Fighting in Ukraine: A Photographer at War is one of the popular Images of War series. This was first published in 2016 but obviously has a particular resonance today. This is a very good example from the series with a wide variety of images illustrating this particular corner of the war. These are almost all from the German perspective, showing many different aspects of the Wehrmacht operating in the Ukraine - living and fighting conditions, transport, communications etc, each with a knowledgeable caption.
The following excerpt and images provide a representative sample.
[B]y November 1941 Hitler's southern thrust had captured most of Soviet Ukraine. The ensuing scale of destruction and suffering, more than in any other European country, was unparalleled. Approximately thirty per cent of the population, or 6.8 million Ukrainians, were killed or died of from the effects of disease or starvation during the Nazi occupation.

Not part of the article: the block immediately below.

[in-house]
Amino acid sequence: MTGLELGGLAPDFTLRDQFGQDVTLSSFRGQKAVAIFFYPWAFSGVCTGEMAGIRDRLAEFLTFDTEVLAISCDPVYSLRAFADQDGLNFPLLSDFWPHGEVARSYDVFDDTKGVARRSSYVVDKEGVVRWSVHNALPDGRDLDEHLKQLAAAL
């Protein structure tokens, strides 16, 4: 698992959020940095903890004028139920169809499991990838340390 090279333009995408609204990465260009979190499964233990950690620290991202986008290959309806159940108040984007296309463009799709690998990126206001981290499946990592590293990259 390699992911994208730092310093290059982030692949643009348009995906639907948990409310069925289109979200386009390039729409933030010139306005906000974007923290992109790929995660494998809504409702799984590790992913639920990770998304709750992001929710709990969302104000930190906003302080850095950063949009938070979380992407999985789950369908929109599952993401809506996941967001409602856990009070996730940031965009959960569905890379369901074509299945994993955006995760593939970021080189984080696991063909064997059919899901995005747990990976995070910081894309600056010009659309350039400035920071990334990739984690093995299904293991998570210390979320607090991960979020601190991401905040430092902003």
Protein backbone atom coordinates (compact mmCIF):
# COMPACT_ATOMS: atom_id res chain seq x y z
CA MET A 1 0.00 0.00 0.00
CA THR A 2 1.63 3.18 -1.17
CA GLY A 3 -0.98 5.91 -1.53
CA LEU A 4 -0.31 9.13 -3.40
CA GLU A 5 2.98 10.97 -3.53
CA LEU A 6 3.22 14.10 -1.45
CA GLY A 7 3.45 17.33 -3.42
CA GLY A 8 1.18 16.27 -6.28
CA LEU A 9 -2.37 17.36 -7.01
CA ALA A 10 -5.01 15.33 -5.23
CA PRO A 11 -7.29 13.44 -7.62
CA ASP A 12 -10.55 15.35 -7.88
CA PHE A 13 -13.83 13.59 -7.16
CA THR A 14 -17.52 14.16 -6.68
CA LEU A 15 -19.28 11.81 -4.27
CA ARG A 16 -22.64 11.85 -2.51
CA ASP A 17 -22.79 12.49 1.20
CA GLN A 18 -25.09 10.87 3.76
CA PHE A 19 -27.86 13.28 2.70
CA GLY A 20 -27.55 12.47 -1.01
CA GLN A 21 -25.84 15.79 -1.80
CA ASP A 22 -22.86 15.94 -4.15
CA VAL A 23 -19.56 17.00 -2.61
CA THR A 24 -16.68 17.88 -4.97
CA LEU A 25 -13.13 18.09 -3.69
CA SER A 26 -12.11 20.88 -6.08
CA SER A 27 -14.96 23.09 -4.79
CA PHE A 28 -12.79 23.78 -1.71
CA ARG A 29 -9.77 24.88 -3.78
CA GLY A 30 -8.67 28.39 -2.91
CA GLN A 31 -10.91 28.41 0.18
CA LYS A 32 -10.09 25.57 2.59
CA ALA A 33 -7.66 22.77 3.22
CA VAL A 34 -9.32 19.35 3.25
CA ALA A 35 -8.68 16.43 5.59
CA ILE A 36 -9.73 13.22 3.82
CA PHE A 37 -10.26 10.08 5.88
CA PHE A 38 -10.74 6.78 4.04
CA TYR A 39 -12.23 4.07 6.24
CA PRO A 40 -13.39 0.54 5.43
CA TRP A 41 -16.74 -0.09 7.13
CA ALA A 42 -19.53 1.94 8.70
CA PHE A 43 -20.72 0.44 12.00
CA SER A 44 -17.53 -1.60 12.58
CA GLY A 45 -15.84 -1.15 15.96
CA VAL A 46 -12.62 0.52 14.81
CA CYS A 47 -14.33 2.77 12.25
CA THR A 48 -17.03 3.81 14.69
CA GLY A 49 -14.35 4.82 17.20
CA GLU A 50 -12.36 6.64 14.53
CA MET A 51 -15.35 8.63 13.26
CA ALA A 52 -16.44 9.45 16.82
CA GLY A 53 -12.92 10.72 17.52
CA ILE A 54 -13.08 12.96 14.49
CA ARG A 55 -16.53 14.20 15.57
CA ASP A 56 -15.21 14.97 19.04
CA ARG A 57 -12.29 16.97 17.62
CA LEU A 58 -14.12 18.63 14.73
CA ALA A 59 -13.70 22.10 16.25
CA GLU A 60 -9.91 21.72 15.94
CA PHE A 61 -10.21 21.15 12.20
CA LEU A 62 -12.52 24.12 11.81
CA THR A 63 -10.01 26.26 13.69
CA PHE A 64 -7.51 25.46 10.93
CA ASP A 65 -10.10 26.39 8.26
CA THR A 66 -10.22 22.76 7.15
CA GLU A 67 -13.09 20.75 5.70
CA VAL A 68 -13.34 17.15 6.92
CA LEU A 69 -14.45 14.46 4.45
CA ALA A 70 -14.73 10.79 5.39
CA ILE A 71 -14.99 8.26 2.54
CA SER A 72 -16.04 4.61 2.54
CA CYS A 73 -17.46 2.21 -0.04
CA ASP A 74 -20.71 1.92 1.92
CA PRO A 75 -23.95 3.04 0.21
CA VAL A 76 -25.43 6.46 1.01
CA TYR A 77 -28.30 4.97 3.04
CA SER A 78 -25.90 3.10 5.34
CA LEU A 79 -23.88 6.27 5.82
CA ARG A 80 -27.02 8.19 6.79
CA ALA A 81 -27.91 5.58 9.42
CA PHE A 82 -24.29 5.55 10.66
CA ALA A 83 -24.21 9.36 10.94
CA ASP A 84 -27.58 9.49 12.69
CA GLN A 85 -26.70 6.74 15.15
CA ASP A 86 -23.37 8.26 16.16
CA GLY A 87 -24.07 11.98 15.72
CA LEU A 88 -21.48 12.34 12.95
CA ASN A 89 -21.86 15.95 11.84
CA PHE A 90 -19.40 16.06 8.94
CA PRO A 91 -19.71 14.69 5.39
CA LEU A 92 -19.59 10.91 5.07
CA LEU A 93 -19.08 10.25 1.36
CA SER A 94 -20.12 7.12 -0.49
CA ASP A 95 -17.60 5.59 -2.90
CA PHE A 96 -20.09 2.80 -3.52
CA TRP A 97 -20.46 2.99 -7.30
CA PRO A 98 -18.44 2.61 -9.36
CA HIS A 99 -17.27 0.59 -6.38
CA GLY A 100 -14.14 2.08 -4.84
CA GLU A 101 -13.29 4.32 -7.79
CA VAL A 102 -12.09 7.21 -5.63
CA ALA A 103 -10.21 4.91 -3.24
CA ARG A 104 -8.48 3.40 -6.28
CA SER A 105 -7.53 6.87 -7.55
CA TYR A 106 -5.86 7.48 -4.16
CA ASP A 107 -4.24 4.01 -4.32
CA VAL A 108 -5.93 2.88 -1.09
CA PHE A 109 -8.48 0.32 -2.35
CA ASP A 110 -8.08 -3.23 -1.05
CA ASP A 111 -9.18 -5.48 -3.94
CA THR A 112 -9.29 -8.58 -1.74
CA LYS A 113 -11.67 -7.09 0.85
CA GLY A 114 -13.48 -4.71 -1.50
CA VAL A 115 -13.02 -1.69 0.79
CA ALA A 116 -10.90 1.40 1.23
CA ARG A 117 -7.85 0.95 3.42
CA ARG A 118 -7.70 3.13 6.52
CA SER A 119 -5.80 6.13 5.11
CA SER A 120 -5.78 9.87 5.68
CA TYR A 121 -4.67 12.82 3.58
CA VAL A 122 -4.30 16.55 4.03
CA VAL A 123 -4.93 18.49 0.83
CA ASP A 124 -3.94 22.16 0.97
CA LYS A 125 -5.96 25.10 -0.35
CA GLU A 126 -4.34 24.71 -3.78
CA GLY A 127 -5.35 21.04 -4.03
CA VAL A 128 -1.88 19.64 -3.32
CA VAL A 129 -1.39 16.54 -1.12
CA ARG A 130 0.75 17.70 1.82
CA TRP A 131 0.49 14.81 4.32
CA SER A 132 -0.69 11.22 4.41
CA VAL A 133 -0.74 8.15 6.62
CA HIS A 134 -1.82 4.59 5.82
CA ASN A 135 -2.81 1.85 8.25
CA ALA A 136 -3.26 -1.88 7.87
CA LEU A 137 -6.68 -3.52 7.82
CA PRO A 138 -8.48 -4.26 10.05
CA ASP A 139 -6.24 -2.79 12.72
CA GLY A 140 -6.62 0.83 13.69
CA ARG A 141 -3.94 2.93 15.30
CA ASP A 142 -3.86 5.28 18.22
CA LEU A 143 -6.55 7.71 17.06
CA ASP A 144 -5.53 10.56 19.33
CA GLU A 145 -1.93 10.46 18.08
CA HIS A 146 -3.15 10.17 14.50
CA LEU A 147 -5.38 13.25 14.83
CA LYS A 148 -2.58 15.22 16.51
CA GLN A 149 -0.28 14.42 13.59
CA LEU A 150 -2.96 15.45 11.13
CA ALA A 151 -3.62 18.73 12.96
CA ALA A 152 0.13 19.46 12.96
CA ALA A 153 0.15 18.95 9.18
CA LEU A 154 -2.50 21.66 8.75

To alleviate the Third Reich's severe manpower shortage, some 2.3 million Ukrainians were deported to Germany as slave labourers (Ostarbeiter, or 'eastern workers'). Although Nazi policy initially forbade any form of collaboration with 'inferior' Eastern peoples, out of sheer desperation many commanders recruited Ukrainians wishing to fight against Stalin to bolster their thinning ranks (these local auxiliaries were known as Hiwis, from the German term Hilfswilliger, meaning 'willing helpers').
But the opportunity to harness the Ukrainians' deep-seated hatred of the Soviet system was essentially squandered. The forced deportation of Ukrainian Ostarbeiter (eastern workers) to the Reich particularly incensed the local population and encouraged many to join the Soviet partisans or the Ukrainian Insurgent Army, which fought against both German and Soviet forces.